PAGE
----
Welcome to Pocket Science: a glimpse at recent research from Husker scientists and engineers. For those who want to quickly learn the “What,” “So what” and “Now what” of Husker research.
Though many of the 1.5 million-plus Americans who have lost limbs use prosthetics, 30% to 50% report being dissatisfied with them, sometimes abandoning them all together.
Part of the problem? Whereas biological limbs can respond to the brain’s electrical commands less than 200 milliseconds after receiving them, the grasp responses of prosthetics range from 400 to 5,000 milliseconds.
Most prosthetics recognize the same electromyographic signals that normally stimulate muscle tissue. But some researchers have begun investigating ways to hone prosthetic responses by also incorporating mechanomyographic, or MMG, signals — vibrations that originate from muscle contractions.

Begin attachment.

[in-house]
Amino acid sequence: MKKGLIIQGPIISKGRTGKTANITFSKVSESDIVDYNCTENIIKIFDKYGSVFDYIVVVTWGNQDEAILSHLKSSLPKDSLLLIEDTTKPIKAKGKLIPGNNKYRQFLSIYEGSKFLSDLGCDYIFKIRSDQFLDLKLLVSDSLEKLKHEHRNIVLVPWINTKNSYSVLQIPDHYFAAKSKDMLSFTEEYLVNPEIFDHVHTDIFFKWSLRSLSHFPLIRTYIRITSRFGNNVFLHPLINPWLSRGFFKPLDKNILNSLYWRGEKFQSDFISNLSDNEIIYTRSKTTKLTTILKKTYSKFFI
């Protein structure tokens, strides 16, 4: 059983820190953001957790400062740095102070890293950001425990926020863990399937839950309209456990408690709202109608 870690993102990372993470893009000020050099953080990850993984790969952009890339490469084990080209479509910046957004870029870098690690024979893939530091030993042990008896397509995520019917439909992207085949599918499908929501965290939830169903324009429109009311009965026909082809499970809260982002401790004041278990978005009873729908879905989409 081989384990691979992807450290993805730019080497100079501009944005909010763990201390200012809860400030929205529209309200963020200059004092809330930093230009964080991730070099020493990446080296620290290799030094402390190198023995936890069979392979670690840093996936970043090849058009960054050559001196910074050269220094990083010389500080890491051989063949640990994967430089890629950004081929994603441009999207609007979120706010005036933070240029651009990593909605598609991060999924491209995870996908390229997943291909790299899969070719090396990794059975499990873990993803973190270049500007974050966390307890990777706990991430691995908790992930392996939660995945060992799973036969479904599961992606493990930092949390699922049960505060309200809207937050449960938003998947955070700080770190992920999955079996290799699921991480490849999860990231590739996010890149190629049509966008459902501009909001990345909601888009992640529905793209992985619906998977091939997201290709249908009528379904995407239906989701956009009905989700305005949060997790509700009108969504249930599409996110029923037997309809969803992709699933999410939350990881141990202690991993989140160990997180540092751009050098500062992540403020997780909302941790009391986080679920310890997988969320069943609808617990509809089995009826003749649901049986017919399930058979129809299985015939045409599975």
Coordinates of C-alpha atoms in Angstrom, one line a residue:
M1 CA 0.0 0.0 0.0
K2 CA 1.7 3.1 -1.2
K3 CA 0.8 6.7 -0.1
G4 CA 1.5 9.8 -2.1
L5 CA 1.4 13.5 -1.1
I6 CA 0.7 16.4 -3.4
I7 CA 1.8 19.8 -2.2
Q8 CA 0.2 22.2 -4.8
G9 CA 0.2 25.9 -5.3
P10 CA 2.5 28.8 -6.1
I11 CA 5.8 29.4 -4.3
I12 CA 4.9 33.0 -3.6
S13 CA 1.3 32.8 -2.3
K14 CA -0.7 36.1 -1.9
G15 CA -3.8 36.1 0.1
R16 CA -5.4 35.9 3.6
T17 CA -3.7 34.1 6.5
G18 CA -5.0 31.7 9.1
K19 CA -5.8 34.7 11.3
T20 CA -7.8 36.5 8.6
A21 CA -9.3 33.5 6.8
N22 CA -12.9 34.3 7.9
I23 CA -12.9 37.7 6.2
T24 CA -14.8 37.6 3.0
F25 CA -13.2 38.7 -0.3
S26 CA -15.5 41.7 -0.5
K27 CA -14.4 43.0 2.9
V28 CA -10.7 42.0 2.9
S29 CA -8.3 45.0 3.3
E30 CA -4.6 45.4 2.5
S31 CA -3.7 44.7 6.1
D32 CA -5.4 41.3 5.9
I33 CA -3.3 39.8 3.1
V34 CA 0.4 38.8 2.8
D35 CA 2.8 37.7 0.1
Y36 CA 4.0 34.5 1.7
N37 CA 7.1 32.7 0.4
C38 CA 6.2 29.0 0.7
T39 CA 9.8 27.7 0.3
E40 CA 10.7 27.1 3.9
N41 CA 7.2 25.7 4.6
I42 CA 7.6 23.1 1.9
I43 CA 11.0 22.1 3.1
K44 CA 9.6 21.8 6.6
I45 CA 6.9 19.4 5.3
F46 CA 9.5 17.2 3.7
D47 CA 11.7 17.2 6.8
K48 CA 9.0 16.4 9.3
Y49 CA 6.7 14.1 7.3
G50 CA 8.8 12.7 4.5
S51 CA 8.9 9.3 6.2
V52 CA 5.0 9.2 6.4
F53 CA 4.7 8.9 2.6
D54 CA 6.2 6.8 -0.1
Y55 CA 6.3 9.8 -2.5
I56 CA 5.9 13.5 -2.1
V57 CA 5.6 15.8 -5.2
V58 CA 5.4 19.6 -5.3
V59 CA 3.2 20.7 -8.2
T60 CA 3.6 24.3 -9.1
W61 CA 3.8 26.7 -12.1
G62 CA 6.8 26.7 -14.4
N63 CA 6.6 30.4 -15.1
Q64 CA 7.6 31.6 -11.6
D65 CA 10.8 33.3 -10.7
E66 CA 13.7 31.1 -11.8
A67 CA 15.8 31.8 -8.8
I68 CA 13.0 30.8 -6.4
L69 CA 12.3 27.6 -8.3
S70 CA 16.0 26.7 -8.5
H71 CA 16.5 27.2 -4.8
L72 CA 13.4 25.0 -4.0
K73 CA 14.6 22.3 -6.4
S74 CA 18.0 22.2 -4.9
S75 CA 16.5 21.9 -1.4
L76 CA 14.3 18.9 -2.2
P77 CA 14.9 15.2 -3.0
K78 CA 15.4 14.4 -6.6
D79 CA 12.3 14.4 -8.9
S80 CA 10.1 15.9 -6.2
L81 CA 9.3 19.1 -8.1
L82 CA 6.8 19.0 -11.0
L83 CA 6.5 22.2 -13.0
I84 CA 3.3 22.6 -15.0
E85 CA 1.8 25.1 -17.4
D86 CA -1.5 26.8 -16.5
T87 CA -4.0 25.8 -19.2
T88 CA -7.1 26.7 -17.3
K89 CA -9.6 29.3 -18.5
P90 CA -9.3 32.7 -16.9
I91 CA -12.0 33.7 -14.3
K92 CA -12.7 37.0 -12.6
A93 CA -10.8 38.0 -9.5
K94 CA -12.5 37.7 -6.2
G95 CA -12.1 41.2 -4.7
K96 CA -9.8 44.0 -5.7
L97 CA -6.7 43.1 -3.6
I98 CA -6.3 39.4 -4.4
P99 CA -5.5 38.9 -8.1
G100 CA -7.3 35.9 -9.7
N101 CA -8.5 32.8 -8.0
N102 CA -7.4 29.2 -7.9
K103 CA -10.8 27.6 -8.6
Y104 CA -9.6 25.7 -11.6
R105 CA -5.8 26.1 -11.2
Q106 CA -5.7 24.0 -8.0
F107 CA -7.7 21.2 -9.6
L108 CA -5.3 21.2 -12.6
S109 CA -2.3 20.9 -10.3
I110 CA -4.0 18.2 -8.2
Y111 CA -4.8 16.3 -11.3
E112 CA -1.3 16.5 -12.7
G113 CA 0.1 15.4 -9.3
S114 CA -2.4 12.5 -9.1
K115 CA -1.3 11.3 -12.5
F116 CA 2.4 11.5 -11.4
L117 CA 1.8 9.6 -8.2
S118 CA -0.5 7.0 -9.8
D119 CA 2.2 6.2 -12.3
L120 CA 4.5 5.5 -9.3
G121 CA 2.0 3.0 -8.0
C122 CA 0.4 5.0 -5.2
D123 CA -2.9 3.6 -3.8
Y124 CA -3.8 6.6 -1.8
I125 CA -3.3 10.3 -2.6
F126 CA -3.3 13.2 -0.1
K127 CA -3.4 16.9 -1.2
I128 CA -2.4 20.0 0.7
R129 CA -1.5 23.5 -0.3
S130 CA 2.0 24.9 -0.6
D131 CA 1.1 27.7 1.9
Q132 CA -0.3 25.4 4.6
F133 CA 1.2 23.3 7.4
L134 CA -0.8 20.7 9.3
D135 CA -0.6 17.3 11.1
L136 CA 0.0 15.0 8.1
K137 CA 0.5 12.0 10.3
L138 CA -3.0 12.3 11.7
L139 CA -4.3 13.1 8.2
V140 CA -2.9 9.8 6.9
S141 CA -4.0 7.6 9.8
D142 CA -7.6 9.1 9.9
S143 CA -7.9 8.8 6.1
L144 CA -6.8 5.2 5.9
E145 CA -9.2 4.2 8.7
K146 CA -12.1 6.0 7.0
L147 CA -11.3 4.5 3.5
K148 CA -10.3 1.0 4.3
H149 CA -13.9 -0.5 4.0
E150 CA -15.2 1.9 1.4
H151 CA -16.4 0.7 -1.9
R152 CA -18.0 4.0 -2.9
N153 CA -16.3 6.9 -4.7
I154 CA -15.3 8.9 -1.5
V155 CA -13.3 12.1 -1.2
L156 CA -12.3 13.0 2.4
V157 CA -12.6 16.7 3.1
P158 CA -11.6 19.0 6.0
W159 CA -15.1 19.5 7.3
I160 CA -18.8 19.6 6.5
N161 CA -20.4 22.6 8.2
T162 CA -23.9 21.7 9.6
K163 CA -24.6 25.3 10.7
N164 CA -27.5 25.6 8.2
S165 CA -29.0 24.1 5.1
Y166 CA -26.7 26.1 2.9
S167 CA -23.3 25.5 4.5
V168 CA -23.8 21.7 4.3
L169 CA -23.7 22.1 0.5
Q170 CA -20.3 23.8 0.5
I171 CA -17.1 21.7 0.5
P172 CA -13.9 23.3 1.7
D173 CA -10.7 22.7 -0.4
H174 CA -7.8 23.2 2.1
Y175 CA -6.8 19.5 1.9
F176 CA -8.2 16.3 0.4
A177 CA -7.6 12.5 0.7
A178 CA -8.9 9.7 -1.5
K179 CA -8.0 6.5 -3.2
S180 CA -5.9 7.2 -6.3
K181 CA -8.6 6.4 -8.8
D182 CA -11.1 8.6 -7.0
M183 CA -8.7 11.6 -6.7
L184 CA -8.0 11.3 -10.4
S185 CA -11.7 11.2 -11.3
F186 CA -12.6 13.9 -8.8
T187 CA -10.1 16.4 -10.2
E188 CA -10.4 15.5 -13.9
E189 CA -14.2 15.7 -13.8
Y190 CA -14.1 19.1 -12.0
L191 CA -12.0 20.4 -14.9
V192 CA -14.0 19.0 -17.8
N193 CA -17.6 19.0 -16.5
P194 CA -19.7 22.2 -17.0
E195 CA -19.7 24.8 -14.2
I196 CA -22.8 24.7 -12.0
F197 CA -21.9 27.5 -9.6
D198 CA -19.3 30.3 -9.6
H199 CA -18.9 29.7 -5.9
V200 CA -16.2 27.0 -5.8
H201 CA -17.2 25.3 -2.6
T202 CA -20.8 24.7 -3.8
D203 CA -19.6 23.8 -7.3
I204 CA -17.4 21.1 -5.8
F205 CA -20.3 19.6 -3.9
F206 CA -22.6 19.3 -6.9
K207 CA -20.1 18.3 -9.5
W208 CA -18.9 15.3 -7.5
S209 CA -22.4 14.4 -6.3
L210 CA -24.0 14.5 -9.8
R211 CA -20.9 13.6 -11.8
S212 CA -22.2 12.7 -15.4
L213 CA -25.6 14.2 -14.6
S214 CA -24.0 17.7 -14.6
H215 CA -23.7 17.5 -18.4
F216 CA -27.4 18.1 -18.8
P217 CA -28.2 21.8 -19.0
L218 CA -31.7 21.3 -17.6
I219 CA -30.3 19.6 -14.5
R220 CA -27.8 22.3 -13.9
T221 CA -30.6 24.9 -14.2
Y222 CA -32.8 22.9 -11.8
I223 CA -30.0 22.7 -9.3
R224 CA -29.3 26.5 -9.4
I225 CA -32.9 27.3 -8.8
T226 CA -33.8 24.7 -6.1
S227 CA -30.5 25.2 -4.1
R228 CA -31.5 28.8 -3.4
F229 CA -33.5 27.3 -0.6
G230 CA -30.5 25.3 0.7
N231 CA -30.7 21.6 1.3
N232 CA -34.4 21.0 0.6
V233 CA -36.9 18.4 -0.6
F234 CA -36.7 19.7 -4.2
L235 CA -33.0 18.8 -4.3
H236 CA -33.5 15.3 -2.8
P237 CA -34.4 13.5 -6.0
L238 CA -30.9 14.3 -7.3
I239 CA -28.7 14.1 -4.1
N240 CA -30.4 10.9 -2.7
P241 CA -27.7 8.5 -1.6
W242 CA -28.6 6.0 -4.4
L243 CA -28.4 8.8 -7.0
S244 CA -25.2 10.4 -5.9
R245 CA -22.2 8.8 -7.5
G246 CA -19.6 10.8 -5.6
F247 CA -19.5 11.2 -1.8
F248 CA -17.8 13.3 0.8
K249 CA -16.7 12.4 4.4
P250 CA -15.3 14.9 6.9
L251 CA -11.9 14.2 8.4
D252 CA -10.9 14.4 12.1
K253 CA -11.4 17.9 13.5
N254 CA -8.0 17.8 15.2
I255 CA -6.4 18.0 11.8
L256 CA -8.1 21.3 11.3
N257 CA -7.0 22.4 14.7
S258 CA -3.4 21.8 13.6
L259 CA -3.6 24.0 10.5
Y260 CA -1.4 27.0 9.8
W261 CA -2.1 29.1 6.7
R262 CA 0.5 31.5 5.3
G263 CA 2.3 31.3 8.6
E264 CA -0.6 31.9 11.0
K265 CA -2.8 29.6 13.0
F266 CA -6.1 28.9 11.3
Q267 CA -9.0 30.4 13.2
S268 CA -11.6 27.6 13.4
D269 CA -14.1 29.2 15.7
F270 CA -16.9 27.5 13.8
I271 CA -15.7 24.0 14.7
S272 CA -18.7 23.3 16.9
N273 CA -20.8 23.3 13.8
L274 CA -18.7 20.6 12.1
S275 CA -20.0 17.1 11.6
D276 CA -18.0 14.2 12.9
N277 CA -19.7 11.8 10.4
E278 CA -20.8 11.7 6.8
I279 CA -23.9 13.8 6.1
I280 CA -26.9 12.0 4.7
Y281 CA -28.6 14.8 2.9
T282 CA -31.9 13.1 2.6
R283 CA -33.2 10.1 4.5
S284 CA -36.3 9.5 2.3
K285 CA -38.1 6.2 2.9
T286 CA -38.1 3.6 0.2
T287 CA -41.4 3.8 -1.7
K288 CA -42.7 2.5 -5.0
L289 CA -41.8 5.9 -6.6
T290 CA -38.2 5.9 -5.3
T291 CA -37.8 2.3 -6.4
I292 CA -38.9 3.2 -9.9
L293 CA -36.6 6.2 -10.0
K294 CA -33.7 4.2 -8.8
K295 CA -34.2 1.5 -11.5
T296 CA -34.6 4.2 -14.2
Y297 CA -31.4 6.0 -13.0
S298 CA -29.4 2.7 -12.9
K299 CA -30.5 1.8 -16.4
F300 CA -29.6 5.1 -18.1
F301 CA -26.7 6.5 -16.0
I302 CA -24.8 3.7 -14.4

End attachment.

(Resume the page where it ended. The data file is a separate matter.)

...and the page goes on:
To assist those efforts, recent Nebraska graduate Cory Smith and colleagues studied whether changes in the weight lifted during leg extensions would affect MMG signals. They found that the duration and amplitude of an MMG signature changed as participants lifted more weight. And the delay between the EMG and MMG signals — between neurons instructing a muscle to contract and the muscle responding — diminished as that lifting intensity increased.
Incorporating the findings could refine algorithms that control prosthetic responses, the researchers said, potentially reducing grasp times and helping better discern the desired force of movements. Those improvements, in turn, could make controlling prosthetics more intuitive.